Sneaker collecting is the hip-hop generation's stamp book.
"I have no idea why people collect stamps, but I don't knock them for it," says Alex Wang of San Jose, creative director for Sole Collector, a bimonthly guide to sneakerhead culture founded in 2003. (Callender was featured in Issue 4, and he hopes that the pics taken in his parents' basement make their way into an upcoming issue. To arrange the shoot, he called a friend, who called a friend, and before he knew it his basement looked like the Playboy Mansion.)
Ian Callender, 23, has dozens of Nike Dunk SB sneakers in his collection of vintage basketball shoes. Pictured with his babies at his home in Mitchellville, he has parted with some of the shoes on eBay.
(Jahi Chikwendiu -- The Washington Post)
Wang, aka Retrokid, 28, has 600 pairs of sneakers. He is also administrator for an online message board called NikeTalk. Message boards are how sneakerheads find out the most important aspect of their collecting: the drop date.
On a local sneaker release day, it goes like this: Callender gets up around 6 a.m. and treks out to Pitcrew, a skate store in Frederick, 55 miles from his parents' house. "Out there you don't have to stand in line; you can sit in your car," he says. "People know who is first and who is second."
When the store opens, the sneakerheads line up and buy the shoes.
"The only problem is if you want two pairs you have to wait until the line has gone through one complete time," Callender says.
Is Nike brilliant or what?
Here is how they did it:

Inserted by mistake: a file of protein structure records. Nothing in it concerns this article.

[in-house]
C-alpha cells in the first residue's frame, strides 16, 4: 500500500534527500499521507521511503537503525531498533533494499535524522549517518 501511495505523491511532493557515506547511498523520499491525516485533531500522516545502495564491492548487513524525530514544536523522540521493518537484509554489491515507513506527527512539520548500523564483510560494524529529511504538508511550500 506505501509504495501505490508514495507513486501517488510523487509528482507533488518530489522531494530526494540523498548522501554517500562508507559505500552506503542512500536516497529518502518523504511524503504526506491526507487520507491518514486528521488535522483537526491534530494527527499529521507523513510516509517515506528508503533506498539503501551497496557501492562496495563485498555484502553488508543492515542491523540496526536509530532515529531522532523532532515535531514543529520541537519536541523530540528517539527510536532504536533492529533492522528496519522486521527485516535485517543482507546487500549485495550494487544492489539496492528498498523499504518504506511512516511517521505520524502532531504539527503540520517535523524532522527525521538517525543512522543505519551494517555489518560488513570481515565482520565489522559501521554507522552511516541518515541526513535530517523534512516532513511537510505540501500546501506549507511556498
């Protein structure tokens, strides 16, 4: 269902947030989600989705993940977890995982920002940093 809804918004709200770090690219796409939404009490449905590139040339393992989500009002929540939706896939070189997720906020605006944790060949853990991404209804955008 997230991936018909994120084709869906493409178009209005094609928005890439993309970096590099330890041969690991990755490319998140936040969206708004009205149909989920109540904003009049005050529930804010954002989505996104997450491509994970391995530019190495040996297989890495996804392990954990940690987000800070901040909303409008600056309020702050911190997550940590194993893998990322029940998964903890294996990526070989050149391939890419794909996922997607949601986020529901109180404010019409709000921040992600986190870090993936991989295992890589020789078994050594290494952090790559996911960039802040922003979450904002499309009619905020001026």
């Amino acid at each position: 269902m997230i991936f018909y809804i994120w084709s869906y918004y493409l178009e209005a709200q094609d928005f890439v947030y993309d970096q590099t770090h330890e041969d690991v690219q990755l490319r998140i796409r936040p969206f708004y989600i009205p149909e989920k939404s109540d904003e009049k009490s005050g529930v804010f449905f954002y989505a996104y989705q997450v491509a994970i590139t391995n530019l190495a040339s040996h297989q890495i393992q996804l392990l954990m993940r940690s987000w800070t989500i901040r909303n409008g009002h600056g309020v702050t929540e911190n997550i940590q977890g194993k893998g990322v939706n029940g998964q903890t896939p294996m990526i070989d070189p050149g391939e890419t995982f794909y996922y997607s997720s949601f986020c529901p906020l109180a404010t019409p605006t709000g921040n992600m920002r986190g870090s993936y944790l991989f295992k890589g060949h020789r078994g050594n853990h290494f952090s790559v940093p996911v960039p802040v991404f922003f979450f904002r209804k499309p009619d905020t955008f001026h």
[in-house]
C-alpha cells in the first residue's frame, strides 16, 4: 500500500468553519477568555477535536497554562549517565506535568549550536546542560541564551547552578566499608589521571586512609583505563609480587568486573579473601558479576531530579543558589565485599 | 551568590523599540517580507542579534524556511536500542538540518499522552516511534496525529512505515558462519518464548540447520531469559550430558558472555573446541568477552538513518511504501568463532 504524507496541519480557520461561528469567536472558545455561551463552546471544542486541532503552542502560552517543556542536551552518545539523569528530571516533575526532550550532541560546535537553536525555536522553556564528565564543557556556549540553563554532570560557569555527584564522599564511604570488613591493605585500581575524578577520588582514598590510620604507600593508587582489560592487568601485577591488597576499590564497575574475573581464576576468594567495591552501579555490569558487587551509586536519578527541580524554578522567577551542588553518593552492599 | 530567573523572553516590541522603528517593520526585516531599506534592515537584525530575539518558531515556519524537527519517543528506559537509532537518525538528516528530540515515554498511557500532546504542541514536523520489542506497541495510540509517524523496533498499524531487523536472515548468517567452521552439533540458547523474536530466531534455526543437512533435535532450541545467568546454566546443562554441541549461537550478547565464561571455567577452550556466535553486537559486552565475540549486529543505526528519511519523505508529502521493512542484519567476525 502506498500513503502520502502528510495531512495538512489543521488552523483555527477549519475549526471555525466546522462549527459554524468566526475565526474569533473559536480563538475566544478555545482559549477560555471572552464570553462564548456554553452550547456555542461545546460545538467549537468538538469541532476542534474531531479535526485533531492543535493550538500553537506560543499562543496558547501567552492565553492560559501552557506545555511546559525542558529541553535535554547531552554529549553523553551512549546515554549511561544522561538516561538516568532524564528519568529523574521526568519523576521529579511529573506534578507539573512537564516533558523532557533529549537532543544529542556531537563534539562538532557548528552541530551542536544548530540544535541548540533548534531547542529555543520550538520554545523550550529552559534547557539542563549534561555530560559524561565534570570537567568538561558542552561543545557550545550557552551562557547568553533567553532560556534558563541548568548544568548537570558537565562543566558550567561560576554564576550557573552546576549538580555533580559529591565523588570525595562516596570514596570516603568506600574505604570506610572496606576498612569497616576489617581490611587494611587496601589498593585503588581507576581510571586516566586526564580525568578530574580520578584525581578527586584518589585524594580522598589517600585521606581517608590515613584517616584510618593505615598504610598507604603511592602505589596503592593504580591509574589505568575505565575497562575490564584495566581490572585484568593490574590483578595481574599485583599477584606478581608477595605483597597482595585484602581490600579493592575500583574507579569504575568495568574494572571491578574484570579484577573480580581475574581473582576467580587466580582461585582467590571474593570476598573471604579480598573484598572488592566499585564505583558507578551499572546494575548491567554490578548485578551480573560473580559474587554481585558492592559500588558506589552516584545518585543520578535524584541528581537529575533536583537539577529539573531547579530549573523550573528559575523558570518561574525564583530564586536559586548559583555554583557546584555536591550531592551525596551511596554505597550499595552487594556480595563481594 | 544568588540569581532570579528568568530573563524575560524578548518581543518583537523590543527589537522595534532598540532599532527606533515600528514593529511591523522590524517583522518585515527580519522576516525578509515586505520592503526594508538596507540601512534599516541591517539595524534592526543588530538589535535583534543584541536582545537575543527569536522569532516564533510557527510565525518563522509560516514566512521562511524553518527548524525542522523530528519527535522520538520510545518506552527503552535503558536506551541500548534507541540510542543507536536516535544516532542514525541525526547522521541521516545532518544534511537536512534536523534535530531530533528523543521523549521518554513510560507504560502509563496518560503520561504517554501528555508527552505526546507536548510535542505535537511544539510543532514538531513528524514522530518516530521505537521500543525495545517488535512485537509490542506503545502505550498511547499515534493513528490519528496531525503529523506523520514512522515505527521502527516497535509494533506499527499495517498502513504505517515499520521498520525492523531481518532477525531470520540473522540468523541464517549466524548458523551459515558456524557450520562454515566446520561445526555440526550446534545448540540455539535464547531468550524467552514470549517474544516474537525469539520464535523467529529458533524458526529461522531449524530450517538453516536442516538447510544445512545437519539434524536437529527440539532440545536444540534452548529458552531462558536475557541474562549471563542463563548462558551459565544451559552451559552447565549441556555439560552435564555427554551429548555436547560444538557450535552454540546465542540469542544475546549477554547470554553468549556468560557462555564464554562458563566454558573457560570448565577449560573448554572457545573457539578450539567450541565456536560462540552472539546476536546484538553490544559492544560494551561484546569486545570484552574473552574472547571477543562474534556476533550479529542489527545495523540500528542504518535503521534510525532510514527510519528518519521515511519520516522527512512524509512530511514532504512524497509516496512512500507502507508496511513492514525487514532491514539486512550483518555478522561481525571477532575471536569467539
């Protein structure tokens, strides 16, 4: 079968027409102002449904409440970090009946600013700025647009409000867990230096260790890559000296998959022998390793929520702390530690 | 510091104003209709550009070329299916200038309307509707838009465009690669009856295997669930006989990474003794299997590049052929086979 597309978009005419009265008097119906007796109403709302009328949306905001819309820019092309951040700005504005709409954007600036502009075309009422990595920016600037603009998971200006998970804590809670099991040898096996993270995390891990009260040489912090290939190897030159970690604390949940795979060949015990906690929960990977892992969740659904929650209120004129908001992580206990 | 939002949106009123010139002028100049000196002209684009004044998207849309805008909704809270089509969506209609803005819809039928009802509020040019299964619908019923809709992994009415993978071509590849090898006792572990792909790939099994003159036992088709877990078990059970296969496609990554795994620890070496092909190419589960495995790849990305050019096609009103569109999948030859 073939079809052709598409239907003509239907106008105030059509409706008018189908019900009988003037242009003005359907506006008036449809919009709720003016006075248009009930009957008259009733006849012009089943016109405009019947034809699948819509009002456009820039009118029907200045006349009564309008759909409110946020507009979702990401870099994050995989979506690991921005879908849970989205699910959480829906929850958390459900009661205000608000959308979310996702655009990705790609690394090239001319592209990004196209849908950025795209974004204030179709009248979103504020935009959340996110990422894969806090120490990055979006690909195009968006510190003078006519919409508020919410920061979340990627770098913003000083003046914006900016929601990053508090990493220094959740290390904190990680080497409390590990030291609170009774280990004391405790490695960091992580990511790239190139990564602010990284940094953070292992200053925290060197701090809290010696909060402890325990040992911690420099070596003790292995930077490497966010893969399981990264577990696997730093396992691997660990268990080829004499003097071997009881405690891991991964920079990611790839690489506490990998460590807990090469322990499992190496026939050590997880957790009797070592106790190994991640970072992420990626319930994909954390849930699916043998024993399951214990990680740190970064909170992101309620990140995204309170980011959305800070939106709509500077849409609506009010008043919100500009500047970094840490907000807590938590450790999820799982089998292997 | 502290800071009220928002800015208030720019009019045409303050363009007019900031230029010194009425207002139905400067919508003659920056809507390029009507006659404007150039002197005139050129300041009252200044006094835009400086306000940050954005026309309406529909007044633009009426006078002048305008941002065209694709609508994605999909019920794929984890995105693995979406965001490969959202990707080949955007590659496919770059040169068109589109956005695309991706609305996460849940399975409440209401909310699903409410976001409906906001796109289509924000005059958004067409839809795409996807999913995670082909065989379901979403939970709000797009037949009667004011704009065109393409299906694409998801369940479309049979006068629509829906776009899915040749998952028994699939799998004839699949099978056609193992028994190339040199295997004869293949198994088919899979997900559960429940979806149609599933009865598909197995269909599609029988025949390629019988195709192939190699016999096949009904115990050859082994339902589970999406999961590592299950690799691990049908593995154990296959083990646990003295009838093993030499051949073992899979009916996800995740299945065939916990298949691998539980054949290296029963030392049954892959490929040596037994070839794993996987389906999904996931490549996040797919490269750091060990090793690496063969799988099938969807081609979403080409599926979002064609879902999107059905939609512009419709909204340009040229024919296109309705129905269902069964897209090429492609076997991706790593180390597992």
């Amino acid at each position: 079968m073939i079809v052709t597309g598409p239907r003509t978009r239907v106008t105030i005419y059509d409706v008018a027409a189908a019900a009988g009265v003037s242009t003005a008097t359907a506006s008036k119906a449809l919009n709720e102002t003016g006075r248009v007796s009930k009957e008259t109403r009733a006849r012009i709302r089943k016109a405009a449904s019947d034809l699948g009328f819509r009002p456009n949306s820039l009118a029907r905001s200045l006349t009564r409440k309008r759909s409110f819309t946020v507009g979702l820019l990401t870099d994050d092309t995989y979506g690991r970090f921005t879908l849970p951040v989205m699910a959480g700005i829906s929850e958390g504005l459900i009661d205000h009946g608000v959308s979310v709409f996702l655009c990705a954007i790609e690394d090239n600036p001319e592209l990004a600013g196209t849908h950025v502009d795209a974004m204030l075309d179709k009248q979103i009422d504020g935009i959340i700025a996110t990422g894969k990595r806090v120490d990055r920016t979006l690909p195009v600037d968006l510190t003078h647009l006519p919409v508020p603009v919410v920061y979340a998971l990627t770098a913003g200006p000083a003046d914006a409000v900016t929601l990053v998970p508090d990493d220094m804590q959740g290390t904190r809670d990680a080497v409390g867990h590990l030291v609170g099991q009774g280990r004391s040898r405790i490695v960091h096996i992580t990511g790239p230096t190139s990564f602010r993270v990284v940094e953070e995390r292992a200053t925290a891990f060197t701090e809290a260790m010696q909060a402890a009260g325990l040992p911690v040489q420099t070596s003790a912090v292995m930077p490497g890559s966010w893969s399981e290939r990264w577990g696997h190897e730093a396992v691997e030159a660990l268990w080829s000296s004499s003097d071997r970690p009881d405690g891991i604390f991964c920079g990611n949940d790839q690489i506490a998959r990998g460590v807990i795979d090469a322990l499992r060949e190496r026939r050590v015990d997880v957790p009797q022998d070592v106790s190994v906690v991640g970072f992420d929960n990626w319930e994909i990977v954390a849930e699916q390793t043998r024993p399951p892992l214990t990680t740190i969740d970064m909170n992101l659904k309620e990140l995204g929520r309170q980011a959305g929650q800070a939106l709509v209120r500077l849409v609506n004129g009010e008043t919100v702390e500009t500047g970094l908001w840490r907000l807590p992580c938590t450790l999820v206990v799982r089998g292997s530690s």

The original Dunk debuted in 1985 to coincide with Nike's "Be True to Your School" promotion. The company picked eight NCAA Division I college teams -- Iowa, Michigan, Duke, University of Nevada at Las Vegas, Syracuse, Villanova, St. John's and Georgetown -- and made Dunks to match their uniforms. (The Georgetown Dunks had "Hoyas" written in block letters.) Over the next two decades Nike morphed sneakers into everything short of astronaut boots.
In 2001, the Nike brain trust created a skateboard division but decided that instead of coming up with a new skateboard shoe straight out of the gate, it would first re-release the classic Dunks, which had been popular with skateboarders in the '80s.
To get skate cred and underground love for the re-release, Nike got major skate companies including Supreme, Zoo York and London DJ Unkle to create patterns for the Dunk. This new breed was christened the Nike Dunk SB (as in skateboard), then offered only at skate shops and boutiques in limited quantities. The suggested retail price was $65, but specialty shops found they could sell them for up to $500.
Most stores get only 20 to 30 pairs, and that's what has fueled the sneakerhead rage.
Kevin Imamura, communications manager for Nike's skateboarding division, says he's not certain how many SB versions have been created, but the Web site shows about 65. "We release stuff all the time," Imamura says. "That's a part of the surprise."
"The Pigeon Dunk was only sold in New York," Wang says, "and if you live in L.A., you couldn't get them unless you knew someone that was going to stand outside for hours. If you wanted them, you had to pay markup."